Many people of all ages use hormonal birth control, including those who are in perimenopause, which is the time leading to menopause.

People do not reach menopause itself until a year after their last menstruation.

They may get the typical symptoms of menopause at this time, including hot flashes, irregular periods, and sleep problems. However, the use of hormonal contraceptives can mask these symptoms, or cause side effects that people may confuse with natural hormone fluctuations.

Read on for the answers to some common questions about how birth control pills can affect the symptoms of menopause.

Why do birth control pills affect symptoms?

Packs of birth control pills for menopause symptoms
Birth control pills contain synthetic versions of hormones that decline during menopause.

Menopause occurs due to a decline in the levels of estrogen and progesterone, which are the two hormones responsible for a person’s menstrual cycle. These hormones also help to support a developing pregnancy.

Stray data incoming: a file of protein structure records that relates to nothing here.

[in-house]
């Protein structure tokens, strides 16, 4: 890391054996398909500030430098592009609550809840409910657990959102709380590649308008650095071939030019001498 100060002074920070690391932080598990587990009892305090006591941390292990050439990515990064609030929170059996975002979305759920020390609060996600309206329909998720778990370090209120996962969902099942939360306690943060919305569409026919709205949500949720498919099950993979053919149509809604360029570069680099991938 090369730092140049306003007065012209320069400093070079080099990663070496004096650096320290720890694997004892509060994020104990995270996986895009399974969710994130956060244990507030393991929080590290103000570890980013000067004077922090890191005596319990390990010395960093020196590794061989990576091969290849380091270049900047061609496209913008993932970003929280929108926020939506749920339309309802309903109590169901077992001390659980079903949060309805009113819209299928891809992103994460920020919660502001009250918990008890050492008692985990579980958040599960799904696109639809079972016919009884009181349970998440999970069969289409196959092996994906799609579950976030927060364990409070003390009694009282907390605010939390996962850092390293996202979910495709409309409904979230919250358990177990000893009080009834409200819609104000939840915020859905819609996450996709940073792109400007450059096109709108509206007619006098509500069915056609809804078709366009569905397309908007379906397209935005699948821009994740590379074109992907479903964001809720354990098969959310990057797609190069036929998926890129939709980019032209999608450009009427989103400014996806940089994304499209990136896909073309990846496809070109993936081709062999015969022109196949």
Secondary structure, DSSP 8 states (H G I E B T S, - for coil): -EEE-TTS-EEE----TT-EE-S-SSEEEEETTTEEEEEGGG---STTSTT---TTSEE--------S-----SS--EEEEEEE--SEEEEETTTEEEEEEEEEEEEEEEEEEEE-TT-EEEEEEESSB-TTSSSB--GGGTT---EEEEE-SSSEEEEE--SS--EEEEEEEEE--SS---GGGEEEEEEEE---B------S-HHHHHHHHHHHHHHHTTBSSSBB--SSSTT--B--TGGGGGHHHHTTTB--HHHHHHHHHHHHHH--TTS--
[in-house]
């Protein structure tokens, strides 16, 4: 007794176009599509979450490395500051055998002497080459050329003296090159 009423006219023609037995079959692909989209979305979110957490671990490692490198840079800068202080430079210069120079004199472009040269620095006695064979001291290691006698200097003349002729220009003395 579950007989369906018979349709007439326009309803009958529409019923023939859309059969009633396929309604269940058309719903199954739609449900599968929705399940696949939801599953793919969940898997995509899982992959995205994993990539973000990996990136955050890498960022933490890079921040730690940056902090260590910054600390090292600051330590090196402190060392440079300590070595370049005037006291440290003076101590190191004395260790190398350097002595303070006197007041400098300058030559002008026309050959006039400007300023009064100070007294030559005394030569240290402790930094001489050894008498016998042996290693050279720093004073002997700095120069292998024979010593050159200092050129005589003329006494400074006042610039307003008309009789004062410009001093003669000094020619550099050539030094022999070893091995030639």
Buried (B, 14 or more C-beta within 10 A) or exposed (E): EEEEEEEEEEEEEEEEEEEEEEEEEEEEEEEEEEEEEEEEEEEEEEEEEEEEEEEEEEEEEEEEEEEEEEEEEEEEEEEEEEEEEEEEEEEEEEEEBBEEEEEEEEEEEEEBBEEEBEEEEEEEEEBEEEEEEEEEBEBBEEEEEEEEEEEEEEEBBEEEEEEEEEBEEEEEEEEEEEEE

Birth control pills contain synthetic forms of one or both of these two hormones. Combination pills contain both types of hormone. Taking these hormones can prevent the body from recognizing the natural decline in estrogen and progesterone that occurs during menopause.

As a result, the symptoms that a person typically experiences during perimenopause may not be as apparent or noticeable if they are taking birth control pills. One such symptom is an irregular period, which is extremely common during this stage.

However, a person who is taking the minipill, which only contains a synthetic form of progesterone, may be more likely to experience irregular bleeding and hot flashes during early menopause.

Will I still experience regular menopause symptoms?

The hormones in combination birth control pills will help to regulate the menstrual cycle and hormones, which will prevent many of the symptoms of menopause.

It is possible, however, that the pill will cause side effects that are very similar to the symptoms of hormone fluctuation. These can include:

  • mood swings
  • decreased libido